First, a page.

Pollution warnings are in place for almost 50 beaches in England and Wales after untreated sewage was discharged into the sea around the coast.
By Claire Marshall BBC Environment & Rural Affairs Correspondent www.bbc.co.uk
Official data shows discharges have taken place since Monday and Southern Water says they have been made to protect homes and businesses.
It follows a period of heavy rain across southern England, after a spell of extremely dry weather.
Data was provided by water companies to the Safer Seas and Rivers Service.
The service is run by the charity Surfers Against Sewage.
Many of the beaches contaminated are popular resorts, and include Bognor Regis, Lulworth Cove, Newquay, Seaford and Southend-on-Sea.
The majority are along England’s south coast.
Southern Water is one of the water companies responsible for those regions, along with Wessex Water and South West Water.
In a statement, Southern Water said: “There were thunderstorms accompanied by heavy rain the night before last and yesterday [Tuesday]. Storm releases were made to protect homes, schools and businesses from flooding. The release is 95-97% rainwater and so should not be described as raw sewage.
“We know customers do not like that the industry has to rely on these [discharges] to protect them, and we are pioneering a new approach.”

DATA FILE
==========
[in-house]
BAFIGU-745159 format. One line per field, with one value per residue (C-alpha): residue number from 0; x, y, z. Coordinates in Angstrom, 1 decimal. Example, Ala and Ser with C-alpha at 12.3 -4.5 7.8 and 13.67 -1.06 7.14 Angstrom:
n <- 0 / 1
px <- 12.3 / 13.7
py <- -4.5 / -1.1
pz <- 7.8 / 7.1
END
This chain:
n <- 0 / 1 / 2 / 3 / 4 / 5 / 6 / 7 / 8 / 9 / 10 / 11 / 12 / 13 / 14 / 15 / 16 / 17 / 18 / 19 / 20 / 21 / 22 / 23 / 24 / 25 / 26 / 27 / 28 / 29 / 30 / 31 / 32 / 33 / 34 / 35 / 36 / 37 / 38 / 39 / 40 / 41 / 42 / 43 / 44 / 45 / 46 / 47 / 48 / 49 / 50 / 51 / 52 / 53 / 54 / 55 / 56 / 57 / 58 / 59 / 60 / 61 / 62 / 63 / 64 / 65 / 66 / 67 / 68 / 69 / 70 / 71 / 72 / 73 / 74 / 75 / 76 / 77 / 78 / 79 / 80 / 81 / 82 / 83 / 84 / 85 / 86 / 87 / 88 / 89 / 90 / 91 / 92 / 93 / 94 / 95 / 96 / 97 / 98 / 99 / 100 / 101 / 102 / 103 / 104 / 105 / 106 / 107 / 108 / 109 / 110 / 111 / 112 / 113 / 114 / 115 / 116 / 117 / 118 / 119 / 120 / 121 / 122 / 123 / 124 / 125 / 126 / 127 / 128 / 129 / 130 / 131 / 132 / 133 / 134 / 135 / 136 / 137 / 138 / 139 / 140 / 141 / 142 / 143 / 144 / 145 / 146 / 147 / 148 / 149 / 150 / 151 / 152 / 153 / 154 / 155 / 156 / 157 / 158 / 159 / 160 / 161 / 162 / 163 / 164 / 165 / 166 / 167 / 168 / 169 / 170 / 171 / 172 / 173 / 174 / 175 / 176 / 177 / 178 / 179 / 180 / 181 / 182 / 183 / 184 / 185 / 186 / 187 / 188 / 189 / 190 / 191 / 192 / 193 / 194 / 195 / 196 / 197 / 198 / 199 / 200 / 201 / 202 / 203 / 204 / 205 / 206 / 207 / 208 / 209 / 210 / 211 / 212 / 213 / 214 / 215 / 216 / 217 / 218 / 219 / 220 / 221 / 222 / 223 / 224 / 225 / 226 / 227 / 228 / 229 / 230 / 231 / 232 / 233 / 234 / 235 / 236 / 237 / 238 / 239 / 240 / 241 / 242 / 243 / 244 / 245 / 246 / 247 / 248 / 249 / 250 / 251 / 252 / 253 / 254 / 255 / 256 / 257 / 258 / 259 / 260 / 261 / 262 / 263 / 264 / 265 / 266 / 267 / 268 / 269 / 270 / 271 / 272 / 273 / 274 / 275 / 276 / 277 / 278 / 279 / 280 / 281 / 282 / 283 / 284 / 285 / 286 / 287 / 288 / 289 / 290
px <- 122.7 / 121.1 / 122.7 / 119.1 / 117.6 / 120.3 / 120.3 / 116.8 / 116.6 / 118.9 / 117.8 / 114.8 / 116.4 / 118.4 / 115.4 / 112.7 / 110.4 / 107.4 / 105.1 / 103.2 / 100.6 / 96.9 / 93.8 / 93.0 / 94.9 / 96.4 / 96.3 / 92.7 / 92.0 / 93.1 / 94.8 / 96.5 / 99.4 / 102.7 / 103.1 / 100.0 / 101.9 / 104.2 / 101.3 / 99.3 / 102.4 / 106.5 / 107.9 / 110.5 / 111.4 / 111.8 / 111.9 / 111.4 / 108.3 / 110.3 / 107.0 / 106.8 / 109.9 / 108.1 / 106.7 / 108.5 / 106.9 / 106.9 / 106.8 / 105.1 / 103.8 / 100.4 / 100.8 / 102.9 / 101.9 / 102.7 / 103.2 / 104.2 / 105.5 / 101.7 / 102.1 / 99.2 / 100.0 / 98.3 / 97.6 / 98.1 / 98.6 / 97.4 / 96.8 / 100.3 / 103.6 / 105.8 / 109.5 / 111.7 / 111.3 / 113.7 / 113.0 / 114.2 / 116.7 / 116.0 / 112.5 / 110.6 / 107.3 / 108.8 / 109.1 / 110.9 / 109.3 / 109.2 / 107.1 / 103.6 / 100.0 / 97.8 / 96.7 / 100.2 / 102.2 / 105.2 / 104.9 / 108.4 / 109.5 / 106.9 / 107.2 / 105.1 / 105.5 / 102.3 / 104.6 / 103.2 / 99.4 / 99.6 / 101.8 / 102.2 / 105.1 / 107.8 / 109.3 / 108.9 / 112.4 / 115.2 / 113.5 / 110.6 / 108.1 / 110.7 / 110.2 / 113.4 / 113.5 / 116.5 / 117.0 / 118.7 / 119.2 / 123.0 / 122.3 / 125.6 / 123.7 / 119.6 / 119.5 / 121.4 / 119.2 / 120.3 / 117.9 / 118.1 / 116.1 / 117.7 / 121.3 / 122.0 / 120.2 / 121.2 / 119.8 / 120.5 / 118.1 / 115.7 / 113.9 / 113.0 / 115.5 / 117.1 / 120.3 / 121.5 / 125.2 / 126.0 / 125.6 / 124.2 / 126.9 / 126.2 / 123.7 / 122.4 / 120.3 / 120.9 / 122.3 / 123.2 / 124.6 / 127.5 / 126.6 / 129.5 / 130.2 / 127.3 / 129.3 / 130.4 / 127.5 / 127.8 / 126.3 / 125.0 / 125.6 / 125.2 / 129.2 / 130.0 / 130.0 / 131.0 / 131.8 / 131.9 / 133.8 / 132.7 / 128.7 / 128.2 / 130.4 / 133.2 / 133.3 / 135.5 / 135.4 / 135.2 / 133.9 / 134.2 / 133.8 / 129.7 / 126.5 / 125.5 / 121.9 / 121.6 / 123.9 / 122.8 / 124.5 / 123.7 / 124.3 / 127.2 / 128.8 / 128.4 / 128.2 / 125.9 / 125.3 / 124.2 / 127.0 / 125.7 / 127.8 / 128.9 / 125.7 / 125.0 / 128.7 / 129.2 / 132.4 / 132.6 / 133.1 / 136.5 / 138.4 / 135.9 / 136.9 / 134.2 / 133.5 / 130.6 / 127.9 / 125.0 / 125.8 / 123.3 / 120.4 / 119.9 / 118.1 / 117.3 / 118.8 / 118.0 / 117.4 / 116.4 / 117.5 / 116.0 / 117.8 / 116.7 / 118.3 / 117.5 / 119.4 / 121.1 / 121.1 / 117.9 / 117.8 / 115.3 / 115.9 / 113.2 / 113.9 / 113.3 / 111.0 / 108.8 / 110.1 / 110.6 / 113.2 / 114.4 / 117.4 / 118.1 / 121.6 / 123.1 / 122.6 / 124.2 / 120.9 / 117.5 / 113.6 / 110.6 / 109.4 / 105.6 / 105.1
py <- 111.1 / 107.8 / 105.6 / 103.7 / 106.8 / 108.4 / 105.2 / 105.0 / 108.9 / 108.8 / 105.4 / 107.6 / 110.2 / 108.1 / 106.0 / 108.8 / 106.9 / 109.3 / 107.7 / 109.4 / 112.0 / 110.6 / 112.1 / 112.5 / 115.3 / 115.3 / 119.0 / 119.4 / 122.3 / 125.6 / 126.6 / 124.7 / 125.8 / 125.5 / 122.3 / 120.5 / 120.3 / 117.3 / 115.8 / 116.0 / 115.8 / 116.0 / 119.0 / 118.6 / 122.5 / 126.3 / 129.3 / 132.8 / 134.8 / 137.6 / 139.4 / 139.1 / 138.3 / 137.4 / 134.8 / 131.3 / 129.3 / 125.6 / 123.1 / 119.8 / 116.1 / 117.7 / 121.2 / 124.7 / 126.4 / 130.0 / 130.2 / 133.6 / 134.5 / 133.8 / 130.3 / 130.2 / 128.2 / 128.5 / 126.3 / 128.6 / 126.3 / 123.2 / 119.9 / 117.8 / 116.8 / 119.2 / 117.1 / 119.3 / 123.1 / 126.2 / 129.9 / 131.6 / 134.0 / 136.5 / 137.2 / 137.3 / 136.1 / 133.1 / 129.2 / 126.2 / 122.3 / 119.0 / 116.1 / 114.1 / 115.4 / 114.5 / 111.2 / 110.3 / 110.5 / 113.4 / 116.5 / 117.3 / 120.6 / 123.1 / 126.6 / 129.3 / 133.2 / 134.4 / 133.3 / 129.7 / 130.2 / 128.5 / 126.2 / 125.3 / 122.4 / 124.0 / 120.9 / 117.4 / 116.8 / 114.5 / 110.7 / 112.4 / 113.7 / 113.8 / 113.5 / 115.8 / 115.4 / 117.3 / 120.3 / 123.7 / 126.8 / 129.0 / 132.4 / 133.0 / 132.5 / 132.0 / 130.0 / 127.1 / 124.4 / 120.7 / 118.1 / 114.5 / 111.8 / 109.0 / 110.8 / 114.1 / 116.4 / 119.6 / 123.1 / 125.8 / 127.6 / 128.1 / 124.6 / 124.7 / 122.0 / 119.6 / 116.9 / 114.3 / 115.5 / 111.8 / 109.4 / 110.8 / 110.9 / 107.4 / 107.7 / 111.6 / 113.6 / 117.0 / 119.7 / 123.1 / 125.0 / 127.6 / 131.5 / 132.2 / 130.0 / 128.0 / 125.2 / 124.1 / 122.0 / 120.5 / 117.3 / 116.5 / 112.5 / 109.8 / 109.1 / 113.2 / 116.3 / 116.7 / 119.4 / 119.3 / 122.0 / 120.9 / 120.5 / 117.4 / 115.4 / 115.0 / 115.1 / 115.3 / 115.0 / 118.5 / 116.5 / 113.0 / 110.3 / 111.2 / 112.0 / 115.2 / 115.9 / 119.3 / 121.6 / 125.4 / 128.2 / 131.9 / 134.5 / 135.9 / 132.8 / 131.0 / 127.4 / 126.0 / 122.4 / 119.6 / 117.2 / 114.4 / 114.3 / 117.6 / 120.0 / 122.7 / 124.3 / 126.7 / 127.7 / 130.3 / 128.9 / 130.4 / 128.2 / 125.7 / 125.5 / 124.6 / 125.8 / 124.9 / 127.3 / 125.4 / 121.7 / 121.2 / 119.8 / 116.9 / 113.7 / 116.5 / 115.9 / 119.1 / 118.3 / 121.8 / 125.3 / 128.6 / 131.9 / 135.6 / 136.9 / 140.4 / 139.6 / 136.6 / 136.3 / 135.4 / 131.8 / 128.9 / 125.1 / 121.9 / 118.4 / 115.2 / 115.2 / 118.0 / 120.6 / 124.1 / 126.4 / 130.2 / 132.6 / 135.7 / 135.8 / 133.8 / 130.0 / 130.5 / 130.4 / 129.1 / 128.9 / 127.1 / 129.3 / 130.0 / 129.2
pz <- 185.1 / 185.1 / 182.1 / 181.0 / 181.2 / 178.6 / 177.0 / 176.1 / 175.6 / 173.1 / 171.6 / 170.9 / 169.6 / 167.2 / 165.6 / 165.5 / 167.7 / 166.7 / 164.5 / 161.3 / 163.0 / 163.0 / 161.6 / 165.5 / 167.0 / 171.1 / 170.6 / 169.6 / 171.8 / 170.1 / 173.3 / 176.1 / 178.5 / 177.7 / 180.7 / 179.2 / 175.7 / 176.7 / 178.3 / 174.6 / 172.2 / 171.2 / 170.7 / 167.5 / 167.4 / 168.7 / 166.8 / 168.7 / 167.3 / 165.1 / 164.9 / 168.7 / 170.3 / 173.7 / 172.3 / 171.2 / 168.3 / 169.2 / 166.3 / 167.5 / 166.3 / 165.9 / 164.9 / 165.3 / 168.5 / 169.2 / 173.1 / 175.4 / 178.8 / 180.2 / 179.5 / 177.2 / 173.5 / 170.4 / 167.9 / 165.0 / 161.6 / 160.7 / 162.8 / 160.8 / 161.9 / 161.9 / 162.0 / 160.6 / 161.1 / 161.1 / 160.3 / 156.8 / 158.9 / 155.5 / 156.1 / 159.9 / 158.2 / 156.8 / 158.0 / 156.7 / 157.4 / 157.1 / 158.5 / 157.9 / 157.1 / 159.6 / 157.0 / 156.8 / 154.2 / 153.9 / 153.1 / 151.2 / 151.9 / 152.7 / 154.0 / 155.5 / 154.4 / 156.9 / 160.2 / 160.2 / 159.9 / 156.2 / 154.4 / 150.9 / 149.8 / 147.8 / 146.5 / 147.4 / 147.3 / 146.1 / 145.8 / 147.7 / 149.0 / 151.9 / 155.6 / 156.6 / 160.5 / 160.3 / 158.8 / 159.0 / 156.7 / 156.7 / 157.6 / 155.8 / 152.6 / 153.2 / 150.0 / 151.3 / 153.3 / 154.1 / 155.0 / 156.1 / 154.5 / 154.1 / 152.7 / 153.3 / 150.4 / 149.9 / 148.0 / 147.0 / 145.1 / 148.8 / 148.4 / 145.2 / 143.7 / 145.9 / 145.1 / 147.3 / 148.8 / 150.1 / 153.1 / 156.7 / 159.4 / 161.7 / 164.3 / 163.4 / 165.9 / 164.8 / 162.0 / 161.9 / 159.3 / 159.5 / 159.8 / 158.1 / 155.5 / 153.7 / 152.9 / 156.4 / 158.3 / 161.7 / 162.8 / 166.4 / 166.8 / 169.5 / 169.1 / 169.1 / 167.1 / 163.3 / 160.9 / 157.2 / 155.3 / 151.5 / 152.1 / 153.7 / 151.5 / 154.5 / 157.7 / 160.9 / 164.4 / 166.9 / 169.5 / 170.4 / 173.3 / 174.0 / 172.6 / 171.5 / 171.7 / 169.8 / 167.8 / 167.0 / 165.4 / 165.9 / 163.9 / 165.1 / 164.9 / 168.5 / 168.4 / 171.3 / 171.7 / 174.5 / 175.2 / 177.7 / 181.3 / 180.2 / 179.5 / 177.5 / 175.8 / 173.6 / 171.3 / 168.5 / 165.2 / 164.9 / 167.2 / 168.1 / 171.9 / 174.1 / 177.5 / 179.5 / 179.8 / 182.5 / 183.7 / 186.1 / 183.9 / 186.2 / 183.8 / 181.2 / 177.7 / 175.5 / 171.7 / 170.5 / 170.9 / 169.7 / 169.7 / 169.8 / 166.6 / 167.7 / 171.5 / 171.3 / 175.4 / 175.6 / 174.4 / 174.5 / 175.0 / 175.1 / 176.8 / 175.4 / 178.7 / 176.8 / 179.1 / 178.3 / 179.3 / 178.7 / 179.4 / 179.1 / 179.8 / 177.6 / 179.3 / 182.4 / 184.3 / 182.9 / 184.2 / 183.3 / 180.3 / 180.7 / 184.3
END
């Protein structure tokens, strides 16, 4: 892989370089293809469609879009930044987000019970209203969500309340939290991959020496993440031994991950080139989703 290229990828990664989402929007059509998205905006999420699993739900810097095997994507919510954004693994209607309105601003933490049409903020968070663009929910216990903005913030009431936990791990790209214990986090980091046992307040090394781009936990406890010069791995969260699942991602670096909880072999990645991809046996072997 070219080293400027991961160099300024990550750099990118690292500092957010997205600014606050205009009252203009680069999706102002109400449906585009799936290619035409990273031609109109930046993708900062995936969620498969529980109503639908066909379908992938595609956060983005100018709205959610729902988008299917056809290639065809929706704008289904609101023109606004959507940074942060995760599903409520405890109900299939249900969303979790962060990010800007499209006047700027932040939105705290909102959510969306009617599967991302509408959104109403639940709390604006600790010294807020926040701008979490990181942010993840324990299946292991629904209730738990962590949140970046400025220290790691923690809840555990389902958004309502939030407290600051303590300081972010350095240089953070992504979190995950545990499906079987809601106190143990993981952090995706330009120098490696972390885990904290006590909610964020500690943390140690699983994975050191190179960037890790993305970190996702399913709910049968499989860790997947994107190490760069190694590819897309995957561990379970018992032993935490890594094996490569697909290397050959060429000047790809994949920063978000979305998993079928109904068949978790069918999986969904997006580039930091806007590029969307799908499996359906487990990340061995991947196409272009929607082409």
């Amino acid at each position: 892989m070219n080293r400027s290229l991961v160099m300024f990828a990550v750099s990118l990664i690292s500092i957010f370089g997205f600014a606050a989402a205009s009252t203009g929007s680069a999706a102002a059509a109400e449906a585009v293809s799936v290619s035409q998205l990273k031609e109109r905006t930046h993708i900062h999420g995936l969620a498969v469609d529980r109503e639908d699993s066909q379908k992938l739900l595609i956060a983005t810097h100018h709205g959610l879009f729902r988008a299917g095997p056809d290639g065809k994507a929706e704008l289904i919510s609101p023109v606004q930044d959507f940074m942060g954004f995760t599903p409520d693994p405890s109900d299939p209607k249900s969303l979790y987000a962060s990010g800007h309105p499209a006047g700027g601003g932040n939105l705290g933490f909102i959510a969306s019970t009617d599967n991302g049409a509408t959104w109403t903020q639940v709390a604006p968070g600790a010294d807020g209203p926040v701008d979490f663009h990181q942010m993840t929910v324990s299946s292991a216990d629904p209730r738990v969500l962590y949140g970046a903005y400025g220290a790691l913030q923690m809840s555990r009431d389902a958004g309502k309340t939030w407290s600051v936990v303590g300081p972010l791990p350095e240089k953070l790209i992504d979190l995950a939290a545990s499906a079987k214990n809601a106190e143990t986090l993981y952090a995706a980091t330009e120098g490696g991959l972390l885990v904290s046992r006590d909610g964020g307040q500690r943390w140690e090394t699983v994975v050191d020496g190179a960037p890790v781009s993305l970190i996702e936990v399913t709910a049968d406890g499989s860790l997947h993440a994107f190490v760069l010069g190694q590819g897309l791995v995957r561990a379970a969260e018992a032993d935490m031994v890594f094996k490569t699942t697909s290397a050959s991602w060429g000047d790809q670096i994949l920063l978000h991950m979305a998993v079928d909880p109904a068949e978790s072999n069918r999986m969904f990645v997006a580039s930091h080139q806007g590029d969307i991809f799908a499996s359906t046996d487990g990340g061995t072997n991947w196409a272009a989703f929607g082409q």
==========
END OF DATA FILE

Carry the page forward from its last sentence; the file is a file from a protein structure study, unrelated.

Last year Southern Water was fined a record £90m after admitting deliberately dumping vast amounts of sewage into sea across the south coast.
These kind of discharges – which are legal – mostly happen after heavy rain, when there is a risk that pipes, which carry storm-water along with sewage, may overflow.
In a statement, the Environment Agency said that sewage pollution could be “devastating to human health, local biodiversity and our environment”. It said it would not “hesitate to act to eliminate the harm sewage discharges cause to the environment”.
It has previously called for the top executives of England’s water companies to face jail when serious incidents of pollution occur.
Hugo Tagholm, chief executive of Surfers Against Sewage, said: “Our rivers and beaches are once again being treated as open sewers. Years of underinvestment is now in plain sight.”
The government has said it intends to produce a plan to reduce storm overflows by 2022. This was made a legal requirement by the Environment Act 2021.